COLUMBUS (TDB) -- An Ohio Supreme Court ruling last month for the first time recognized in the state a right to seek damages in cases where publicity portrays the person in a "false light." The case might have a bearing on a satirical blog called AngryGeorge, which is purportedly written by Hamilton County GOP Chairman George Vincent. Among other things, it has described him as using drugs.
The Bellwether reported Thursday that AngryGeorge was up and running. In a 5-2 decision June 6, the Ohio Supreme Court said it was concerned about the First Amendment, but said privacy rights were important, too.
"In Ohio, we have already recognized that a claim for invasion of privacy can arise when true private details of a person's life are publicized. The right to privacy naturally extends to the ability to control false statements made about oneself. Without false light, the right to privacy is not whole, as it is not fully protected by defamation laws."
Justice Paul Pfeiffer, who wrote the decision, also said:
"In Ohio, one who gives publicity to a matter concerning another that placed the other before the public in a false light is subject to the other for invasion of privacy if (a) the false light in which the other was placed would be highly offensive to a reasonable person, and (b) the actor had knowledge of or acted in reckless disregard as to the falsity of the publicized matter and the false light in which the other would be placed."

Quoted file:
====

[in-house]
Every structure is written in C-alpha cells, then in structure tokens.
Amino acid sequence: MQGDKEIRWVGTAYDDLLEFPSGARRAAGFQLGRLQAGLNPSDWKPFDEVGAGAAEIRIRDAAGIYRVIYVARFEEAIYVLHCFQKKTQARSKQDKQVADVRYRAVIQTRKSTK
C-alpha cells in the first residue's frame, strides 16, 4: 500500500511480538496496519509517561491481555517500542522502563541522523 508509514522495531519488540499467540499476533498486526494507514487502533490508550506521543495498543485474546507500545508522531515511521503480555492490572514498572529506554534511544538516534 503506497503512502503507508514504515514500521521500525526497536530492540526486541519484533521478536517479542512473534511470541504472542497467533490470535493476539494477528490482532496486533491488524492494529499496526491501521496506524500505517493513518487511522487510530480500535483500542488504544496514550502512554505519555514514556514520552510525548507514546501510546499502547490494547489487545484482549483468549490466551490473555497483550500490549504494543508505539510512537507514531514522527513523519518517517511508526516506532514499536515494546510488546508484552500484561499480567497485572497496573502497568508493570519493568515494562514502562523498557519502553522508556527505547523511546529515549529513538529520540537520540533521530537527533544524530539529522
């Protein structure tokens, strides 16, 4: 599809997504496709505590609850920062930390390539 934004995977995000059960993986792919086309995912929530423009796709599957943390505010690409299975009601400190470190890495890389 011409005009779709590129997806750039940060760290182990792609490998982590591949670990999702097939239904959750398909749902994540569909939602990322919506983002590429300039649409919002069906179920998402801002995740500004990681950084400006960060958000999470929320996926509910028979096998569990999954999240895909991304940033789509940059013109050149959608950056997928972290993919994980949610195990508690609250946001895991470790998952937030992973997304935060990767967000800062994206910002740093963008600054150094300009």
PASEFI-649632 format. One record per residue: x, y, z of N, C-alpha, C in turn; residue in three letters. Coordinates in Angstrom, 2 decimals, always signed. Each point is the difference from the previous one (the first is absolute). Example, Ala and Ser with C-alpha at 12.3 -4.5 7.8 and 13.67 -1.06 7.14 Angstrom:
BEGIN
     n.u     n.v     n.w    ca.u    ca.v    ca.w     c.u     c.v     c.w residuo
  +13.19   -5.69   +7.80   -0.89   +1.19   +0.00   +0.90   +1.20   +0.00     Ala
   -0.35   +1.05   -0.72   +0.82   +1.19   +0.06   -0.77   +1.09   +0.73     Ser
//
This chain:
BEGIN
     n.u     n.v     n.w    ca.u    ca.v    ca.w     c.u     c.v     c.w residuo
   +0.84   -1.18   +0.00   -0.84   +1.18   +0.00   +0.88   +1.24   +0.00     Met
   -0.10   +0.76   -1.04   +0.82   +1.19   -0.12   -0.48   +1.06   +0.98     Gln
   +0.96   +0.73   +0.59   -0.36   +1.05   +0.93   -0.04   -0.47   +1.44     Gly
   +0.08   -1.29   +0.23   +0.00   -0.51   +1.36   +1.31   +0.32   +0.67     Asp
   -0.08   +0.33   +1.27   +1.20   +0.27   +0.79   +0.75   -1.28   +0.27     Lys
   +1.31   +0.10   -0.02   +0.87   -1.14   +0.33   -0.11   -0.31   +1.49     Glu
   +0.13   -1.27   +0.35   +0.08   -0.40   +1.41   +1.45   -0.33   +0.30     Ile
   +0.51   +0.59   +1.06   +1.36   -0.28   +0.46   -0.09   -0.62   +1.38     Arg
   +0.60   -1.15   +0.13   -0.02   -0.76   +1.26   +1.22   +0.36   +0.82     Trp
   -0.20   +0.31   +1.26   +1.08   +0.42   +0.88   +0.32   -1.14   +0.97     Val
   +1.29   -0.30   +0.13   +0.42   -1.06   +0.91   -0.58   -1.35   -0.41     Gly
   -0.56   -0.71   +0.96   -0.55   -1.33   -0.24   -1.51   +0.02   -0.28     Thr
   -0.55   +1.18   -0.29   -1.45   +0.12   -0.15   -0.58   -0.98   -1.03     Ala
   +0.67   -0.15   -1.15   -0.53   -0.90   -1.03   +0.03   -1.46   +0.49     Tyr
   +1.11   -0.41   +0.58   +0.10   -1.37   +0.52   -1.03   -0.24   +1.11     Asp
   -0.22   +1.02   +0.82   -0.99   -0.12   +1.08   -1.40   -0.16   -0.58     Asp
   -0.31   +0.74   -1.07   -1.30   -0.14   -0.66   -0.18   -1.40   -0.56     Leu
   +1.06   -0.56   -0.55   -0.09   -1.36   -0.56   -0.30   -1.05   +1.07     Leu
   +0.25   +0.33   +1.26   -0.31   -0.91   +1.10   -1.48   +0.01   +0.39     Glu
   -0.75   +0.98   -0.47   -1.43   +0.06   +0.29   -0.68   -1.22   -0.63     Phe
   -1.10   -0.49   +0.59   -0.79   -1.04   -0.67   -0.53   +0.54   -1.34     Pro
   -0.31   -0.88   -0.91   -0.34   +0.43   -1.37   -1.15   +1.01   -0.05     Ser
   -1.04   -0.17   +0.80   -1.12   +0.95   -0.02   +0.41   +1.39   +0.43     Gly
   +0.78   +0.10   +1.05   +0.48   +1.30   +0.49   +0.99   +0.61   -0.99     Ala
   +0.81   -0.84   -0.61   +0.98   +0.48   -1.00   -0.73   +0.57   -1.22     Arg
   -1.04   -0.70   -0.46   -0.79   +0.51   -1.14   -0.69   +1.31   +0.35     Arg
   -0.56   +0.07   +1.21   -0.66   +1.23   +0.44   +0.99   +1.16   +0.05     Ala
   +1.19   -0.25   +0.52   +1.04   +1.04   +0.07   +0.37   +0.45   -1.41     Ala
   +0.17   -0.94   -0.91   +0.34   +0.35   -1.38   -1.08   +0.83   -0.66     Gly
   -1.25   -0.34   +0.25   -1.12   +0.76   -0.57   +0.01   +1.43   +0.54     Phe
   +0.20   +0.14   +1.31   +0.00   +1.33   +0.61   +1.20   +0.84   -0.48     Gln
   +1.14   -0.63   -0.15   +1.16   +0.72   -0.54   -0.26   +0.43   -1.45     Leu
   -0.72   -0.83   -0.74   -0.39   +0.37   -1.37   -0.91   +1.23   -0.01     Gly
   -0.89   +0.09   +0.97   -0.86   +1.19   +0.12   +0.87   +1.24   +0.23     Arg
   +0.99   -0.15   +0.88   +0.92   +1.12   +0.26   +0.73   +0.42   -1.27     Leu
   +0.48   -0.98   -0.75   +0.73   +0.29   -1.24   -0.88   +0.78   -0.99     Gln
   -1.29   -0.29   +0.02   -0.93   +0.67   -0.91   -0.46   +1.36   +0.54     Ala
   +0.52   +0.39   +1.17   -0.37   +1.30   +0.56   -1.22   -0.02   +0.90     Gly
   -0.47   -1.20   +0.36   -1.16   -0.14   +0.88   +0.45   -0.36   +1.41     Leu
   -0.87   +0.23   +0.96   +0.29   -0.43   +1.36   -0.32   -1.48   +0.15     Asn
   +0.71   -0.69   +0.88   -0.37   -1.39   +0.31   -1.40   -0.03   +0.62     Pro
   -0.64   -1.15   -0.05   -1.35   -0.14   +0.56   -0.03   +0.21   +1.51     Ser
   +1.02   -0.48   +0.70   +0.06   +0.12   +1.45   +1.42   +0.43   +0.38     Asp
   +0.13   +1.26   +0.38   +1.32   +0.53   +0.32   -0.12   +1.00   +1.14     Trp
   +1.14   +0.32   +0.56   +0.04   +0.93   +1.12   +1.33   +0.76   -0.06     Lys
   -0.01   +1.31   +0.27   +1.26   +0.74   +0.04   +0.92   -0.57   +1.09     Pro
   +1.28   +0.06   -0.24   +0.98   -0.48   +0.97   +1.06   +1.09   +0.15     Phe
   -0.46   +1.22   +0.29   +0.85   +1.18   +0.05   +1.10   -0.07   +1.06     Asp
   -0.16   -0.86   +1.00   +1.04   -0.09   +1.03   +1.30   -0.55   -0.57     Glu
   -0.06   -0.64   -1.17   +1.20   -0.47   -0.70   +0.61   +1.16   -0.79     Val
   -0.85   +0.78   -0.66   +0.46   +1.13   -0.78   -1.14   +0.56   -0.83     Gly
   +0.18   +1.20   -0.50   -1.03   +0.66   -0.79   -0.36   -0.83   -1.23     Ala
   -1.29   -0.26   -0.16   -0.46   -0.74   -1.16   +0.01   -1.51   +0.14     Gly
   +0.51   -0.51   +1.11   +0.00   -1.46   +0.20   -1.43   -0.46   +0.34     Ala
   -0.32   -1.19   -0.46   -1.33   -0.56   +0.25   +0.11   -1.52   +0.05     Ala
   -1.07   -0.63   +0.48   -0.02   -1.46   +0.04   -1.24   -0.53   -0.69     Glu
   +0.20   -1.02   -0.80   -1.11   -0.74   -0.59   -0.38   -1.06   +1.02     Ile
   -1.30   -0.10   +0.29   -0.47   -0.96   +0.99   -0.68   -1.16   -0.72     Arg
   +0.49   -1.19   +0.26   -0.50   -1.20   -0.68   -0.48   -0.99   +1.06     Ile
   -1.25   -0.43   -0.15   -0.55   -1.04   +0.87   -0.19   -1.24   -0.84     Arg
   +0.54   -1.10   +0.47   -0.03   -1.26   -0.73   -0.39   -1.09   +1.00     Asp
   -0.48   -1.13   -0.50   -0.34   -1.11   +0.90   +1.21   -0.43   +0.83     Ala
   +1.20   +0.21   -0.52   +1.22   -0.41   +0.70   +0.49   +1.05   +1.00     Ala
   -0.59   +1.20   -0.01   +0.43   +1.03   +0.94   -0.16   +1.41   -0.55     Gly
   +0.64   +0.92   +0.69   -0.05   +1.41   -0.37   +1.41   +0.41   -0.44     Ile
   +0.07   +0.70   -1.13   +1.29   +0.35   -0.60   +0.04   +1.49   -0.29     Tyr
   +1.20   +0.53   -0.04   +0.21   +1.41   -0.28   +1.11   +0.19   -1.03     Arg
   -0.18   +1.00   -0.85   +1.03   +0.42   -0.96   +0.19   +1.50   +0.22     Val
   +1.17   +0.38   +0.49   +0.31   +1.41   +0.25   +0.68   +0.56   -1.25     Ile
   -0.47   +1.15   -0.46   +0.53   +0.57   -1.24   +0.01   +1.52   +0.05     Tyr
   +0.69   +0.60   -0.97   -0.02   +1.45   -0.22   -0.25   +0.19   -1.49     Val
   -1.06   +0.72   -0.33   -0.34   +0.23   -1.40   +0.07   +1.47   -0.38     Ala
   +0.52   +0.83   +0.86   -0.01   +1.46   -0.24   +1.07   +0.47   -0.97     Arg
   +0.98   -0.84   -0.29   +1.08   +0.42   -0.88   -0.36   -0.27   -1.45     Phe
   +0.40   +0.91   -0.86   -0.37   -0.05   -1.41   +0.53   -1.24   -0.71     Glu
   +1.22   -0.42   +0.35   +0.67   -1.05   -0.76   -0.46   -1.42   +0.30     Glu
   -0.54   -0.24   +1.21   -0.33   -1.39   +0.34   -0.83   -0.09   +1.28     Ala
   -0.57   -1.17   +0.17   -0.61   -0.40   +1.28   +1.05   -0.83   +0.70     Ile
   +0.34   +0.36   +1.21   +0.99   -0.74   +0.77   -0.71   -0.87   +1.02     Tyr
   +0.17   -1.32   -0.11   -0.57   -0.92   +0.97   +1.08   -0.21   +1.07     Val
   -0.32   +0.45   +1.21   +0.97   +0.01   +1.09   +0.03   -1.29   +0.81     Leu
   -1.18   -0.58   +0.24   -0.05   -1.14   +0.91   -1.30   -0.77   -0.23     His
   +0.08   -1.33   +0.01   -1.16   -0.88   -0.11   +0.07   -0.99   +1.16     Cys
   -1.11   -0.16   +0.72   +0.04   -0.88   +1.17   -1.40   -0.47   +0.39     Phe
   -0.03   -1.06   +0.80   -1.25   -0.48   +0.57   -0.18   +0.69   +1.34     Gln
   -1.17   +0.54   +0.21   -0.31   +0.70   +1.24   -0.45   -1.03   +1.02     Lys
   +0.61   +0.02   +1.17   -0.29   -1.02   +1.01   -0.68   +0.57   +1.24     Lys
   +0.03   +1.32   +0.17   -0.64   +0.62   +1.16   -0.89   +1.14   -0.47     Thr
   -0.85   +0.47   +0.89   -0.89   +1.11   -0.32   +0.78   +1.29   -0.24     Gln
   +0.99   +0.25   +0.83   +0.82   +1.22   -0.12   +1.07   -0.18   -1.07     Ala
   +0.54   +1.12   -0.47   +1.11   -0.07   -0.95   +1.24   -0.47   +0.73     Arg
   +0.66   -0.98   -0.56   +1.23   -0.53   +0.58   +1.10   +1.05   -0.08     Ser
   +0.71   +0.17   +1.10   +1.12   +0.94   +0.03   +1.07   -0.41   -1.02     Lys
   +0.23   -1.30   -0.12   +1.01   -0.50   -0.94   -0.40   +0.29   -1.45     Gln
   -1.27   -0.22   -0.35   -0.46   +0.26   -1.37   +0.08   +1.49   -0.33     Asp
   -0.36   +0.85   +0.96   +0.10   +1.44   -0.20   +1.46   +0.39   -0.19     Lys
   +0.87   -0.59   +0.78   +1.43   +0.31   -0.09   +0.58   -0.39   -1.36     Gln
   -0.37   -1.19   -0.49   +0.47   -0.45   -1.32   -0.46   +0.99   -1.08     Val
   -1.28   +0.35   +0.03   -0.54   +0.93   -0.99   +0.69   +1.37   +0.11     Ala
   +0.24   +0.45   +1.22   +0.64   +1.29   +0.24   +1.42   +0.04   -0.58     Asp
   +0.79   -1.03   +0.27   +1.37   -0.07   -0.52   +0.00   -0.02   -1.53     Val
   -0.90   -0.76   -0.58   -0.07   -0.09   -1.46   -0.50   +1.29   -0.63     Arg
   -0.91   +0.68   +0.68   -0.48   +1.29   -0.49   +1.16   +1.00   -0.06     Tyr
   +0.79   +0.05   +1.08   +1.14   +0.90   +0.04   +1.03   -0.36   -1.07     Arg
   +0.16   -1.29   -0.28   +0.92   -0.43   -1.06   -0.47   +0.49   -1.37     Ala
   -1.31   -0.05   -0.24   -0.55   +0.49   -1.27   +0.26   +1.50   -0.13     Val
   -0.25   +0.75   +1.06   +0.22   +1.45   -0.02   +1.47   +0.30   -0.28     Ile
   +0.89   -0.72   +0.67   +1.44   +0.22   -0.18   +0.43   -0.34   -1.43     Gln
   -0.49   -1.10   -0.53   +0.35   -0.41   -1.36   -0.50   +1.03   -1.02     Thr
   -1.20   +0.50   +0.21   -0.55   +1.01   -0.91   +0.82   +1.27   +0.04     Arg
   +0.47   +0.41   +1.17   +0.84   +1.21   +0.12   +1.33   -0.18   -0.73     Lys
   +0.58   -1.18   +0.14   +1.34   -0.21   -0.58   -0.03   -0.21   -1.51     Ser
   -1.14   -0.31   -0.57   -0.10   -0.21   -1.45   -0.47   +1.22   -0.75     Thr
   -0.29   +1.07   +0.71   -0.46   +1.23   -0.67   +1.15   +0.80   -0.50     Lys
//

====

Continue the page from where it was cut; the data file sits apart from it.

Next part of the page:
Libel and defamation are difficult for anyone to prove. But they are virtually impossible cases for public officials and public figures to win, and GOP chairman Vincent would probably fall into both categories. However, false light might give him a door to step through if he chooses to take legal action. So far, there's been no public indication of his thinking. (All this is predicated on one fact: Vincent is not really AngryGeorge.)
Many legal scholars have warned the blogosphere -- which by nature has been rough-and-tumble with anonymous snark and unrestrained speech -- might be ripe for lawsuits that challenge its Wild West frontier nature. Consider this: Could a blog that is found taking liberties with the identity of its become the scene of a legal shootout at the OK Corral, could its appearance end up taming the Wild West?
The full-text of the Ohio Supreme Court ruling is available HERE (pdf) and grew out of a particularly nasty neighborhood feud in Stark County. One set of neighbors posted handbills at a school and job site accusing the others of vandalism. There was more to it than that, of course, but the allegations of criminal conduct were major parts of the false light claims.